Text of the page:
Tableau is the most popular interactive data visualization tool, nowadays. It provides a wide variety of charts to explore your data easily and effectively. This series of guides - Tableau Playbook - will introduce all kinds of common charts in Tableau. And this guide will focus on the Dot Plot.
In this guide, we will learn about the dot plot in the following steps:
Here is a dot plot example from Eurostat. The following example shows the distribution of unemployment within each country. Each point represents a region. Its color and x-axis offset represent the level of unemployment rates.
The dot plot is a powerful chart with the ability to include several different data fields into a meaningful visualization.
Specifically, in Tableau, the dot plot is called circle views. In most cases, if we want to compare categorical data with one measure, we usually choose a highlight table which displays in colors. With two measures, we consider a heat map using size and colors. With three measures, the best practice is the dot plot. It compares categorical data using position, colors, and size.
By visualizing with a dot plot, we are able to identify patterns or correlation much quicker than looking at the raw data of the table. It also has high scalability, which means displaying plenty of data in a single chart. Besides, It is space-efficient and a good way to show individual values from the entire distribution.
On the other hand, similar to highlight table, the dot plot limits the number of dimensions. And it is hard to distinguish small differences in amounts. It has the potential risks of data points overlap. Overplotting makes it difficult to dig out useful patterns and conclusions.
This dataset contains employment data by industry for 2011 and 2014 by city for Great Britain. The 1-digit sheet has data aggregated at the industry level.
We will analyze the distributions of jobs group by industry and city. We will also focus on the changes in jobs from 2011 to 2014 under the influence of these factors.
Let's draw a basic dot plot step by step:
Click on Show Me and see the request for the circle views.
For circle views, try 1 or more Dimensions, 1 or more Measures.
But we won't be satisfied with the default template, so we choose to build a dot plot manually:
Transform to diverging stepped colors as what we did in highlight table and heat map:
In the last step, let's polish this chart:
A basic dot plot is completed. But we can see there are still many defects in this basic dot plot. We will optimize it with advanced features.
Let's go ahead in optimizing the basic dot plot:
Add a reference line to show the distribution more clearly: Navigate to Analytics -> drag Median with Quartiles into Table.
From the previous dot plot, we can see that even when we optimize the axis, the points still overlap into clusters. For further optimization, we could use the jitter technique. Jittering makes the data points more visible by using the second axis to randomly position.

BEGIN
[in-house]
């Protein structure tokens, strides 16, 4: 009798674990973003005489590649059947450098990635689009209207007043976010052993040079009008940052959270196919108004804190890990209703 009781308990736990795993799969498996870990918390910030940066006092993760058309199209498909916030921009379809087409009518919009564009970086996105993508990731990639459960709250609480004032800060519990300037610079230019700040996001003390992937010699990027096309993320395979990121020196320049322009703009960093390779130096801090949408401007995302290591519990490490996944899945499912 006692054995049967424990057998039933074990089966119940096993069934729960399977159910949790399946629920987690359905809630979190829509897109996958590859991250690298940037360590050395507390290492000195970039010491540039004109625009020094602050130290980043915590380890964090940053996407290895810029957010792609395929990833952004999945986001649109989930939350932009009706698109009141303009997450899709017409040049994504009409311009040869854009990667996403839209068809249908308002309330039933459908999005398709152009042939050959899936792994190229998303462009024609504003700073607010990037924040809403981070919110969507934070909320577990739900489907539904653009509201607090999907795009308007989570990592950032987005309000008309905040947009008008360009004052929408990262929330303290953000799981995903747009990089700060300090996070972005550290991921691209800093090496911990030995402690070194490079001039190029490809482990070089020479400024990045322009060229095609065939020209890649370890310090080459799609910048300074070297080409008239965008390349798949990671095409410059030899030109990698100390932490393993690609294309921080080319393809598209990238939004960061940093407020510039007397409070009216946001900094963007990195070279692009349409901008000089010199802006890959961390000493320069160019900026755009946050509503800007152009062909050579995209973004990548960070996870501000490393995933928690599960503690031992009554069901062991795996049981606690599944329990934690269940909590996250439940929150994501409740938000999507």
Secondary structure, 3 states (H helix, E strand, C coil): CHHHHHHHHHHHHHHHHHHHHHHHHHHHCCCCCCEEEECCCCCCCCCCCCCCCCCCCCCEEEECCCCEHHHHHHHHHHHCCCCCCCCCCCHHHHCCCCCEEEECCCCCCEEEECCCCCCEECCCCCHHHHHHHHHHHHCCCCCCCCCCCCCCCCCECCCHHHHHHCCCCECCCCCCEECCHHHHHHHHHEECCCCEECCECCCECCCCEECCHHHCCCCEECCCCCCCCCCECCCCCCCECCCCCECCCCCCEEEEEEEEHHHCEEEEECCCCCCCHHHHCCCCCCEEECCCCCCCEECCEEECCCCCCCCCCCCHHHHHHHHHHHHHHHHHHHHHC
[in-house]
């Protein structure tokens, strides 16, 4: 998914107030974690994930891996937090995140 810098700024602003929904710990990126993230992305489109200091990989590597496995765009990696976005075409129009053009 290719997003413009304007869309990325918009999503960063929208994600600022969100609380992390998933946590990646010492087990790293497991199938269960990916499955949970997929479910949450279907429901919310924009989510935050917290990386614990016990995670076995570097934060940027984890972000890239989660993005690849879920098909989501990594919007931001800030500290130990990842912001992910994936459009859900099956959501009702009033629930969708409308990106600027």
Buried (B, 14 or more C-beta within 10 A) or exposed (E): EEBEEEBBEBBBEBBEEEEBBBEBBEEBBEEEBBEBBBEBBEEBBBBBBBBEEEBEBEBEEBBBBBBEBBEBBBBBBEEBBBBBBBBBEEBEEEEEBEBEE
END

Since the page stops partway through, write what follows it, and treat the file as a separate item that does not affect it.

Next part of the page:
random(). It will be aggregated as "SUM(random())" automatically.
Add one more measure as size. In this example, we continue to use "% Change".
Since we use jitter technique in the y-axis, we should add a caption to let users know to clear their confusion.
This is the final chart:
From the above dot plot, we can see all the job distributions in a single chart, which come from different cities and industries. And, with many advanced features, it visualizes the data more intuitively.
We enhanced our chart by x-axis truncating and scaling and y-axis offset with jitter technique; we reduced the overlap of points and see the distribution more clearly.
Aided by the position, size, and diverging stepped colors, this dot pot indicates the amount and trend of jobs intuitively. For example, we can find out the Mining And Quarrying industry has a small number of jobs (below quartile in reference line) but a high growth rate.
We can focus on a particular city with the help of highlighter. Such as London has the most significant job amount and a high growth rate.
In this guide, we have learned about a variation of the text table in Tableau - the Dot Plot.
First, we introduced the concept and characteristics of a dot plot. Then we learned the basic process to create a dot plot. Next, we enhanced it with many advanced features, such as axis truncating and scaling, jittering, and the reference line. In the end, we compared it with other text table variations.
You can download this example workbook Text Table and Variations from Tableau Public.
In conclusion, I have drawn a mind map to help you organize and review the knowledge in this guide.
I hope you enjoyed it. If you have any questions, you're welcome to contact me [email protected]
If you want to dive deeper into the topic or learn more comprehensively, there are many professional Tableau Training Classes on Pluralsight, such as Tableau Desktop Playbook: Building Common Chart Types.
I made a complete list of common Tableau charts serial guides, in case you are interested:
|Categories||Guides and Links|
|Bar Chart||Bar Chart, Stacked Bar Chart, Side-by-side Bar Chart, Histogram, Diverging Bar Chart|
|Text Table||Text Table, Highlight Table, Heat Map, Dot Plot|
|Line Charts||Line Chart, Dual Axis Line Chart, Area Chart, Sparklines, Step Lines and Jump Lines|
|Statistical Charts||Scatter Plot, Box and Whisker Plot, Bullet Chart, Pie Chart, Packed Bubble Chart|
|Advanced Charts||Tree Map, Gannt Chart, Slope Chart, Pareto Chart, Map, Time Series, Burndown Chart, Dual Axis Combination Chart|
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